Chinese authorities have recently moved to increase restrictions on the activities of China's house churches, whose members are estimated to number about 40 million according to government figures.
An officer who answered the phone at the Jiangzhai township police station denied that police had neglected to help Lu during the attack.
"How did we ignore him? We listened, and we dealt with the case," the officer said. "We investigated it."
But he declined to comment further. "This matter has been reported back to the county police department," he said.
Meanwhile, one of the student volunteers who was sent back to Beijing after the raid said that police had stormed into the classroom while he was giving a piano lesson to a student at the camp, which offered revision classes in key academic subjects, as well as cultural activities.
"They burst into the classroom suddenly during a piano lesson," said the student, who asked to remain anonymous. "They didn't knock, and they asked us what we were doing."
"They started filming and taking photographs of all the teaching materials we were using, and then they asked to see our ID," he said. "They told us to go home the very next day."
He said the volunteers had been enrolled by the state-backed Protestant group, the Three-Self Patriotic Movement, in Beijing's Weigongcun district, and that their universities had been informed of the raid by Anhui police.
"My school told me that we had been accused of carrying out missionary work elsewhere...and they said we would have to undergo a new political investigation," the student said.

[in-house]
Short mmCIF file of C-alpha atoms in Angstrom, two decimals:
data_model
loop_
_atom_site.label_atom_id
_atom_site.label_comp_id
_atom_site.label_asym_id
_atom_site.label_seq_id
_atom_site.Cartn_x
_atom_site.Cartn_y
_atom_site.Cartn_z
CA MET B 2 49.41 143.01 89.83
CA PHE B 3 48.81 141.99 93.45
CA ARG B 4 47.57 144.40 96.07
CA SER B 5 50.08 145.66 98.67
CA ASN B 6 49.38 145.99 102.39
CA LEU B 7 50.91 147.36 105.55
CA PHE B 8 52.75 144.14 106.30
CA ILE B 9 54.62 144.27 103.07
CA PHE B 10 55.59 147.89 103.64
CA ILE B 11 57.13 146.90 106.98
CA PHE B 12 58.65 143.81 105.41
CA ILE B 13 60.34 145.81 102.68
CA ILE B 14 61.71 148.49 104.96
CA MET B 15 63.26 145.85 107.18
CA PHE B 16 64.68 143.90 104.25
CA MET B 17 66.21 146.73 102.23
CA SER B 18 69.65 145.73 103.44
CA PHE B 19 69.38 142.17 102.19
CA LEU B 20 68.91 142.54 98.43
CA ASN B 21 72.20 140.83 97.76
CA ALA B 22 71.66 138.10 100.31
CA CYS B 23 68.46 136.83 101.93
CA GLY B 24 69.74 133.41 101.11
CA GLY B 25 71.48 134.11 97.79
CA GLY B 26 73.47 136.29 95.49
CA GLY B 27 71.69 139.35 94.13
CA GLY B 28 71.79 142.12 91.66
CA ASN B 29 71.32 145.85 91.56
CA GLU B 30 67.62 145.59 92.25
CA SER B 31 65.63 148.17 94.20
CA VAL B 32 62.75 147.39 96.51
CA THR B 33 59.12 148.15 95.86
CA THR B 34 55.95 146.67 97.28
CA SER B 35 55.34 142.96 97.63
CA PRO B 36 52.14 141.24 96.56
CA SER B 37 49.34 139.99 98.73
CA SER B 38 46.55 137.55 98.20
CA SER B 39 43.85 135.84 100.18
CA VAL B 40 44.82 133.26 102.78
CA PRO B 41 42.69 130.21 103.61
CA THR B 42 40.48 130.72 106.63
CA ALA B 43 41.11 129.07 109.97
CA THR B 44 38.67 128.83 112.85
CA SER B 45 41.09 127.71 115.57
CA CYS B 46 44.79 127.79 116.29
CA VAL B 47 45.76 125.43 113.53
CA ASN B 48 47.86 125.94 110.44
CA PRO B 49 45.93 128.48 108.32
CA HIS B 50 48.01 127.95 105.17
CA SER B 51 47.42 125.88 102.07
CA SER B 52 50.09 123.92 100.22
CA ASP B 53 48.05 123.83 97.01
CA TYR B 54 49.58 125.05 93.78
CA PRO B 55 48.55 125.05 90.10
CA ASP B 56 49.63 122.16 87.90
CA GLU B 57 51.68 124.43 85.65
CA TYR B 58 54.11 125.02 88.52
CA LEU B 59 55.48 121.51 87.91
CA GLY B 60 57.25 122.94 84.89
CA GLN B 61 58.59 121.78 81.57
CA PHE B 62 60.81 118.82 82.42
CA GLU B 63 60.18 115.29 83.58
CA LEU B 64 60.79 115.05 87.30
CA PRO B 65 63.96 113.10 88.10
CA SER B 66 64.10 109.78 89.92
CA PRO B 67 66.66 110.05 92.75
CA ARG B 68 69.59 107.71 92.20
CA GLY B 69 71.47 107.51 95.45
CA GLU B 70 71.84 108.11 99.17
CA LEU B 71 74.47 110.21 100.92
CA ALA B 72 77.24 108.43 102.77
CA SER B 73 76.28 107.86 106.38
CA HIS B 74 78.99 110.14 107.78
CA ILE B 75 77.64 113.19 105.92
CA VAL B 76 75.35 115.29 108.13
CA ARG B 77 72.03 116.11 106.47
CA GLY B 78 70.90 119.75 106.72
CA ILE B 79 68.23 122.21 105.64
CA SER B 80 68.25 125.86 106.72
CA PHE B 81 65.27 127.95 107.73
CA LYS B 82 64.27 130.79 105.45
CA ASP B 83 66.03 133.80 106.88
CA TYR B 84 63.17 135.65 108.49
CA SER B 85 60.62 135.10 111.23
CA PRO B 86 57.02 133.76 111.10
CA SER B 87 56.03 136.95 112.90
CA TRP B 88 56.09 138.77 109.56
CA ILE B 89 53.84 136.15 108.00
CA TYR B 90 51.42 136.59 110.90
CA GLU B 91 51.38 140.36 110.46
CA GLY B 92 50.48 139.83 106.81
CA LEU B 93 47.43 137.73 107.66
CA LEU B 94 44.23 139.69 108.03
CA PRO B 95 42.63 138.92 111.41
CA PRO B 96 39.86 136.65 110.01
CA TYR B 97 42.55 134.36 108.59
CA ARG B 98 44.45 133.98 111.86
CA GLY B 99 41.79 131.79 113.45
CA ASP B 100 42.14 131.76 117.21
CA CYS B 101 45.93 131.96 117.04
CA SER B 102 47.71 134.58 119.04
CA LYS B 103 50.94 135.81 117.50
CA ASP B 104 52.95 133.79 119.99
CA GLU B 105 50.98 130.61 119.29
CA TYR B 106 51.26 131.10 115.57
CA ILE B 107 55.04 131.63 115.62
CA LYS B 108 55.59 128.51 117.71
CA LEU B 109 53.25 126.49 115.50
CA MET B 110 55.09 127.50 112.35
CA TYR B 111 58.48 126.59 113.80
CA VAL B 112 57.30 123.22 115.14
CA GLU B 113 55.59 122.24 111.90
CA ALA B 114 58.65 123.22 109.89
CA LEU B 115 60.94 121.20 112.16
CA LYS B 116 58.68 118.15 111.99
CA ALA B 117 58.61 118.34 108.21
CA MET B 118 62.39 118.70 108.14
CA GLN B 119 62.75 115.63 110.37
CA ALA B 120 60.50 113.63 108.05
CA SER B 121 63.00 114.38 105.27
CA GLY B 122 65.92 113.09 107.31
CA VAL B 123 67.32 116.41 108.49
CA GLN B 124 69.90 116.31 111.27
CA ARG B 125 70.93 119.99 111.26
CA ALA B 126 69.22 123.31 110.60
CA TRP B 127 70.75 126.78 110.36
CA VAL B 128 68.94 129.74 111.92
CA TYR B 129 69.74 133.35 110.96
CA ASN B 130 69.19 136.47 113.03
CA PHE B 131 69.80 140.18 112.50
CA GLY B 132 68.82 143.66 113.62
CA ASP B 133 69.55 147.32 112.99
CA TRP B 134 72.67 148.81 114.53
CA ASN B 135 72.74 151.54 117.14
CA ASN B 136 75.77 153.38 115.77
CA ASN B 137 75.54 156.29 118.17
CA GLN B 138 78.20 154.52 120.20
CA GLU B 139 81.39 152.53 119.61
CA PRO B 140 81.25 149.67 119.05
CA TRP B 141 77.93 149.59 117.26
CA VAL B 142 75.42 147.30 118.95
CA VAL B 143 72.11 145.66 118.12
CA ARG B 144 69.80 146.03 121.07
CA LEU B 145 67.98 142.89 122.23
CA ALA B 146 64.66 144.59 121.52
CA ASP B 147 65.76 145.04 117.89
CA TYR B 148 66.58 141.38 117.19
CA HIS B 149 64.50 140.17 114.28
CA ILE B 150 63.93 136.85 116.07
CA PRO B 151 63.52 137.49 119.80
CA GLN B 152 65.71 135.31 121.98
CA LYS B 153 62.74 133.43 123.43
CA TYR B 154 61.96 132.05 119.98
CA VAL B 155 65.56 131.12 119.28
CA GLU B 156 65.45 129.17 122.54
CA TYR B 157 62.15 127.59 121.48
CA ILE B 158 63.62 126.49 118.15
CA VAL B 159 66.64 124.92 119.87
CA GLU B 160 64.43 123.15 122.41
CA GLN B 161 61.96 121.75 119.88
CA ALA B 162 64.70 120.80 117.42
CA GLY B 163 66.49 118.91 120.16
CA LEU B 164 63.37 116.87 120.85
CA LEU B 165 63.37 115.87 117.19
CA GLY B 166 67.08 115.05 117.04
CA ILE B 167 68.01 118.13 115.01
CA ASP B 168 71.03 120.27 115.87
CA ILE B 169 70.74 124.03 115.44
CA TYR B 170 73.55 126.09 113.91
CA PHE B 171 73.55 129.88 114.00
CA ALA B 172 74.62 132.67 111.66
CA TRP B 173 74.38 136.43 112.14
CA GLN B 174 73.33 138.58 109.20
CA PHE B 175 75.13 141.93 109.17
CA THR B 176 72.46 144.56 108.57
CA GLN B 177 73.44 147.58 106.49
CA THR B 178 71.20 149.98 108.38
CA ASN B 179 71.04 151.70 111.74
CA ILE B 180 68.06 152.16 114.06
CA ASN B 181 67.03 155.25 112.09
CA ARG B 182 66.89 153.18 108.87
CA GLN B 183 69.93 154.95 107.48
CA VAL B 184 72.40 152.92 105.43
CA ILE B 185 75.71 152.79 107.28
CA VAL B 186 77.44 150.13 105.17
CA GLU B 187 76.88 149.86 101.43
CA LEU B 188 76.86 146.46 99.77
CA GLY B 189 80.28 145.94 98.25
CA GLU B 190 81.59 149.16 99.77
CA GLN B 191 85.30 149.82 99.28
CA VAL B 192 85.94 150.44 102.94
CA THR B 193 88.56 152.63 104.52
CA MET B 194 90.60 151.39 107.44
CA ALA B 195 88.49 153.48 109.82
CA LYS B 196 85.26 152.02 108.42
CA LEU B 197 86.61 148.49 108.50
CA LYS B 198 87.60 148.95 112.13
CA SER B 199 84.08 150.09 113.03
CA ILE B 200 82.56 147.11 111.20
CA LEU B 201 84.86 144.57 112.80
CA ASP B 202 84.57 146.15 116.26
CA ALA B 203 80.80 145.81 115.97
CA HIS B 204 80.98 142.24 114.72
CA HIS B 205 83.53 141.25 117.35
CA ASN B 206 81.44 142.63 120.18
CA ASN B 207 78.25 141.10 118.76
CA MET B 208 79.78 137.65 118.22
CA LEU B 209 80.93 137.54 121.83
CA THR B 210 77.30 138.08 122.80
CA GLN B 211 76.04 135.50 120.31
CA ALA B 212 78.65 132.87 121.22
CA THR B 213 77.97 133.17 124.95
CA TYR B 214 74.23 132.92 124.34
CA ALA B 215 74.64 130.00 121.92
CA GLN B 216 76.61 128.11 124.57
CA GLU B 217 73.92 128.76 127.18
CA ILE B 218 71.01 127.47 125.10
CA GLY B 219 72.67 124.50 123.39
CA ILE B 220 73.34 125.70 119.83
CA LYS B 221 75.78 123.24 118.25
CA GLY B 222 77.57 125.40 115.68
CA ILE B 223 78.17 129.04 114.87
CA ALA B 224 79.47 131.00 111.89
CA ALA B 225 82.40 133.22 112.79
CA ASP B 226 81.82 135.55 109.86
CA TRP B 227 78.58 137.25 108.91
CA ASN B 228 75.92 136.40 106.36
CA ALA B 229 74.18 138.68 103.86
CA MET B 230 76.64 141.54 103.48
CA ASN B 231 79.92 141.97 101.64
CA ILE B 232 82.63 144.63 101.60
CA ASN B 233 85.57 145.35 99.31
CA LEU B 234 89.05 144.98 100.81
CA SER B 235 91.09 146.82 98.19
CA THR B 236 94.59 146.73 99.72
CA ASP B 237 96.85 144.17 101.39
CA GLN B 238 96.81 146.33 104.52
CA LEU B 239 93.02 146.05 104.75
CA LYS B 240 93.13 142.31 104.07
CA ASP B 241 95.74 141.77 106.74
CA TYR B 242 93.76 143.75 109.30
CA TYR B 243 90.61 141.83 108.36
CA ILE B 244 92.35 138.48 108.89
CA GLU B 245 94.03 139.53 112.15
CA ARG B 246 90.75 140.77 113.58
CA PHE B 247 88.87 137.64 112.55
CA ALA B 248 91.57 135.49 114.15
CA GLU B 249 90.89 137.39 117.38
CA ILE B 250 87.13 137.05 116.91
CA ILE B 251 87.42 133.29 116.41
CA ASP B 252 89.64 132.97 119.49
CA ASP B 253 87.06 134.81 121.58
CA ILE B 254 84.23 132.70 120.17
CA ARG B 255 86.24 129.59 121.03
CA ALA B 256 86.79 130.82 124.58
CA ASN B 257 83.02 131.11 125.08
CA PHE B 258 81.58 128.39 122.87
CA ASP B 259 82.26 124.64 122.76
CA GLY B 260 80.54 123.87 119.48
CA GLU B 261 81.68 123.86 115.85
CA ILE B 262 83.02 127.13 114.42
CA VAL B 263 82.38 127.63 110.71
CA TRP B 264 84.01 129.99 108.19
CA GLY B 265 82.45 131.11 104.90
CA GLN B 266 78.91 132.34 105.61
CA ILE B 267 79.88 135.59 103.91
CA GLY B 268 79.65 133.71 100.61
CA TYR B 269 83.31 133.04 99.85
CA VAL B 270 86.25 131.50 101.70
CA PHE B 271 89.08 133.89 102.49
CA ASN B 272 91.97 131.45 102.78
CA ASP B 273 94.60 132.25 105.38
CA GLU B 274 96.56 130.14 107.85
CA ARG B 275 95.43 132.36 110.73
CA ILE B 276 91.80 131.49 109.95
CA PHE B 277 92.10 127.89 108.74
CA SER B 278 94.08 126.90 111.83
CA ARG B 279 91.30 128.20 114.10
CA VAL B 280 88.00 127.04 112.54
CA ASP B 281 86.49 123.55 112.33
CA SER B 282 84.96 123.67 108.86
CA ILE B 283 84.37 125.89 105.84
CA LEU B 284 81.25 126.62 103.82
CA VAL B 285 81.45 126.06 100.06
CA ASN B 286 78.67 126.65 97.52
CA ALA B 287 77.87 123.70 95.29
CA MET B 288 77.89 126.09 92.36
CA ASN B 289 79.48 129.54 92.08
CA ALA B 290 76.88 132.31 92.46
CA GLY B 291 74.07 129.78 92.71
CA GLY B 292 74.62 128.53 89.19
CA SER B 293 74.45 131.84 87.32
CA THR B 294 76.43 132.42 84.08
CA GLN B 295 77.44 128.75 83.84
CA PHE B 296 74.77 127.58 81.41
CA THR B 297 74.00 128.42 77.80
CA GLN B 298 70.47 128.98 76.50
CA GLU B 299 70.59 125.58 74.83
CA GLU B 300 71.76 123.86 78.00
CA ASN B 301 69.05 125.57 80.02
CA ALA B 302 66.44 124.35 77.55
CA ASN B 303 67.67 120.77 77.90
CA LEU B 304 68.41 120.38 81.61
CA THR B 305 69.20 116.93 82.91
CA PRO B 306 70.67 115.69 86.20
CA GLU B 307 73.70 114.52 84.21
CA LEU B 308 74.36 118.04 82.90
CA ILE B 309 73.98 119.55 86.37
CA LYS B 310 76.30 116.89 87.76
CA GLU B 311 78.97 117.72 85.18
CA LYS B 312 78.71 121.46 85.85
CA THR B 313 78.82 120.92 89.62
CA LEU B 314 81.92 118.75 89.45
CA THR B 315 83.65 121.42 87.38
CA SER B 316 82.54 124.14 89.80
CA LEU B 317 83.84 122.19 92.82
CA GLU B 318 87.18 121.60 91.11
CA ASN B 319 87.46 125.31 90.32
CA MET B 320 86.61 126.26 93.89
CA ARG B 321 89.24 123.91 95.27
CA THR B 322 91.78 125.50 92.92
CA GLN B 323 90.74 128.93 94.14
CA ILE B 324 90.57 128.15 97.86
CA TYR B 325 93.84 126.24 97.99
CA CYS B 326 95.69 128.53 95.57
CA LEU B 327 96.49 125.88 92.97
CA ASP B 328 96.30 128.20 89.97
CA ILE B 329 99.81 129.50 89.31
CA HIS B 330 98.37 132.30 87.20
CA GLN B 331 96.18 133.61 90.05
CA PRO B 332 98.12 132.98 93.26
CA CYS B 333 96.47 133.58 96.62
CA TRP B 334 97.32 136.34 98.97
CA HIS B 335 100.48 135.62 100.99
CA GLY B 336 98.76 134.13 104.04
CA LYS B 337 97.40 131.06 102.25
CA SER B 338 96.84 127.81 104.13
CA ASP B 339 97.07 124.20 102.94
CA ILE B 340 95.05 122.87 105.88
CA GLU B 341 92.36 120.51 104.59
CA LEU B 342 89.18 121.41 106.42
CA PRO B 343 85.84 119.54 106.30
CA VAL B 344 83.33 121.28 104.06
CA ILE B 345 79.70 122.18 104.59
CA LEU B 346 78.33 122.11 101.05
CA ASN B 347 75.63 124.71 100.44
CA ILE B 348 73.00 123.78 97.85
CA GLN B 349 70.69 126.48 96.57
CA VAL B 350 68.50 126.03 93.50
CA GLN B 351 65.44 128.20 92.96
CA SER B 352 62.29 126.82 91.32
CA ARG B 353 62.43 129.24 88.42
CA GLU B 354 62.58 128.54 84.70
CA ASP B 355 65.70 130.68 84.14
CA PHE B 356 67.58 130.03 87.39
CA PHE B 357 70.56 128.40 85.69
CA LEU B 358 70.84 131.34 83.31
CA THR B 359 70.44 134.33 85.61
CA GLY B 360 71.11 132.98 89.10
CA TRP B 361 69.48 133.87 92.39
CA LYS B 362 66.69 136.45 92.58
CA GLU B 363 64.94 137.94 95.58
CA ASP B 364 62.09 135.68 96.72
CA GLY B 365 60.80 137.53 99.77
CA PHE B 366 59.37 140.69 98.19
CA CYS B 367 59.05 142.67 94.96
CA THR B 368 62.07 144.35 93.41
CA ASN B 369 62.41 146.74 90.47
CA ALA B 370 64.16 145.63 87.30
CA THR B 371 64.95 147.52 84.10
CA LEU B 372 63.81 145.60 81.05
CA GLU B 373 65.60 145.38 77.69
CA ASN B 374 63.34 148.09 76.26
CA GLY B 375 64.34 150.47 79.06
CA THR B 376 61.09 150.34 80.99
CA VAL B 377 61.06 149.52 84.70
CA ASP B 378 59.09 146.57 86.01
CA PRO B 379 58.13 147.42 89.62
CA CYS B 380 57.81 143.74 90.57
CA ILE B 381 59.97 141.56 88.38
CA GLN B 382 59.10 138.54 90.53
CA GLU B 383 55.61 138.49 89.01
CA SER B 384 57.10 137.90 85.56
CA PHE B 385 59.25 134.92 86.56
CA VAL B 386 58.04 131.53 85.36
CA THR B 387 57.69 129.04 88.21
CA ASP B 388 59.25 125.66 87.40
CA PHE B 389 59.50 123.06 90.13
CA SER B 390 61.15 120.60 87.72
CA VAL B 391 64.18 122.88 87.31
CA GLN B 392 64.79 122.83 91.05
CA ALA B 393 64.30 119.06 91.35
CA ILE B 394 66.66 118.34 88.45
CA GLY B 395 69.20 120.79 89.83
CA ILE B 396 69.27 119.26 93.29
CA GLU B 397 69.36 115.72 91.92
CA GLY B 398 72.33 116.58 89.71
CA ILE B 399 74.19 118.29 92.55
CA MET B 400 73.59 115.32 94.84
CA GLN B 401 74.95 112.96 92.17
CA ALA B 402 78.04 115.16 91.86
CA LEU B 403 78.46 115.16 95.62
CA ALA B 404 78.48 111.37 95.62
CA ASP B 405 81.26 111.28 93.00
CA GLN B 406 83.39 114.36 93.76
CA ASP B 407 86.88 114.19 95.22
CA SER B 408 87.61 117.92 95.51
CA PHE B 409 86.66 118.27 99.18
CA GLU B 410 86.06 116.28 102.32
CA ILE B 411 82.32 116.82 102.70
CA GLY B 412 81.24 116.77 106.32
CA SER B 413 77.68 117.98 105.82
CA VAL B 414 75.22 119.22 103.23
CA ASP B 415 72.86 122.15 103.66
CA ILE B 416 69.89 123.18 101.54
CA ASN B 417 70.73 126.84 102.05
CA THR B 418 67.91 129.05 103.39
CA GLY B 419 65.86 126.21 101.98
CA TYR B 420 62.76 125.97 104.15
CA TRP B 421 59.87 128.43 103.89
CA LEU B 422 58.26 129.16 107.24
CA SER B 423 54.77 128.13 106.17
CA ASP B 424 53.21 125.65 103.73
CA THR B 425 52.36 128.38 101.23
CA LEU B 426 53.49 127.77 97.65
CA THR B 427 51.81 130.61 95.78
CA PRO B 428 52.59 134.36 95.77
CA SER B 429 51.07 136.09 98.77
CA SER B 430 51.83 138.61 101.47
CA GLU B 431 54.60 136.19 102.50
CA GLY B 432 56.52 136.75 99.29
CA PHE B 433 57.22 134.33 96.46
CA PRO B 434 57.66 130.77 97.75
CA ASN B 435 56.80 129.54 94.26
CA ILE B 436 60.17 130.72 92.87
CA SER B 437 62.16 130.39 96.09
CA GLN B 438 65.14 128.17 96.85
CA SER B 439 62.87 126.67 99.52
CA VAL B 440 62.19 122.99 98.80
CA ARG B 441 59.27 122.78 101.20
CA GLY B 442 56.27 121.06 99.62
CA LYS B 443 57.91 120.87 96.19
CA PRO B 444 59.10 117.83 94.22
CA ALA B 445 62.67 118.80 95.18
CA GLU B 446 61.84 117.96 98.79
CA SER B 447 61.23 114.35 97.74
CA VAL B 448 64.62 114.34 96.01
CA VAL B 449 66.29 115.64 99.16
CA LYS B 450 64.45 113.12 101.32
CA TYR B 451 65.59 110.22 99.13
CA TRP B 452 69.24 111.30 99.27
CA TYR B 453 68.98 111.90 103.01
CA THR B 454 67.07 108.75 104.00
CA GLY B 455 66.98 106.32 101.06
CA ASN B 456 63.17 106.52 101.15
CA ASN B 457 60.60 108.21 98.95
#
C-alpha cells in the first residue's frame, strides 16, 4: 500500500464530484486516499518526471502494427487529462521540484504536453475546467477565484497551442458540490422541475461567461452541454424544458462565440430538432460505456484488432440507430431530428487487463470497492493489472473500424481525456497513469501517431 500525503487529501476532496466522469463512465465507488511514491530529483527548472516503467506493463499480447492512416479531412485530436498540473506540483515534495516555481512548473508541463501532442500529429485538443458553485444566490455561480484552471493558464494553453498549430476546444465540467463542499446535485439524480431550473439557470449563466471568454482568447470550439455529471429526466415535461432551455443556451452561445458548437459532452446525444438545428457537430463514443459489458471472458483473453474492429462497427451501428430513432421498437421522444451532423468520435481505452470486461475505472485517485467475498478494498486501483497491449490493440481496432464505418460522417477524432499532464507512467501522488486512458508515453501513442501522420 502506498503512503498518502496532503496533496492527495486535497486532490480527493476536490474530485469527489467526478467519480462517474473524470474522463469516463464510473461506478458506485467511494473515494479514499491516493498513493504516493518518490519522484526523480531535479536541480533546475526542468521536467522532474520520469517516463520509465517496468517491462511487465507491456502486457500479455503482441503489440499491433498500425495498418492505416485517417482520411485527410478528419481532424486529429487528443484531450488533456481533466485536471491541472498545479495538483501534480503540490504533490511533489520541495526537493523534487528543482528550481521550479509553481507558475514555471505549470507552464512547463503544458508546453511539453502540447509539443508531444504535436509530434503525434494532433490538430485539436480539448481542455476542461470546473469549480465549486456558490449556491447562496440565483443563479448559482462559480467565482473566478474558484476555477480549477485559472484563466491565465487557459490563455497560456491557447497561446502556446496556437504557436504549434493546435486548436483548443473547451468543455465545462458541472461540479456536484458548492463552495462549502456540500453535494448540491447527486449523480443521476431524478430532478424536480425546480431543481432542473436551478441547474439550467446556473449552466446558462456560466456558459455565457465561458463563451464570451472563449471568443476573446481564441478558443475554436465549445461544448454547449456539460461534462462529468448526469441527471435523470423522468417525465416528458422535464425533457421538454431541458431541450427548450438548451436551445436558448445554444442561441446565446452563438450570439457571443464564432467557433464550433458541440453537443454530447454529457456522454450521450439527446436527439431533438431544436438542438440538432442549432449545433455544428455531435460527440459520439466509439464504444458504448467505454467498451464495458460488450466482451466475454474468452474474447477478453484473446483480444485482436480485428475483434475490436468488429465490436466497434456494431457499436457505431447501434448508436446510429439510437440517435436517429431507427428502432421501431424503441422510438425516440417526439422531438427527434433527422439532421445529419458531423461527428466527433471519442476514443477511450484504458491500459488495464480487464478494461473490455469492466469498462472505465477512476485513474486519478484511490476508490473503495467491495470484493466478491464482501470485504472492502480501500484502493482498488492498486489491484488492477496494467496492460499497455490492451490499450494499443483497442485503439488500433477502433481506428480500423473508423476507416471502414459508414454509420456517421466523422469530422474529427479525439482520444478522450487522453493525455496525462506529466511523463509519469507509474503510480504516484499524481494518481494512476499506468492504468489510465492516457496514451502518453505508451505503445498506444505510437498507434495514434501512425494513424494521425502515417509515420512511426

"I don't know what sort of impact this whole affair is going to have on me," he said. "Four of my classmates have already been investigated."
'Three-Self' state church group
Earlier this month, members of an unofficial Christian group in the eastern province of Jiangxi said they had come under strong pressure from local authorities to join the Three-Self church group backed by the Communist Party, and to hand over confidential lists of members.
House churches, which operate without official registration documents and without the involvement of the local religious affairs bureaus, come in for surveillance and repeated raids, especially in the more rural areas of the country, according to overseas rights groups.
The State Department's 2011 Religious Freedom Report that reviewed the situation across the globe last year slammed China, saying there was a "marked deterioration" in Beijing's respect for and protection of religious rights in the world's most populous nation.
It cited increased restrictions on Tibetan Buddhist monks and nuns and clampdowns on religious practices as well as "severe" repression of Muslim Uyghurs in the volatile Xinjiang region.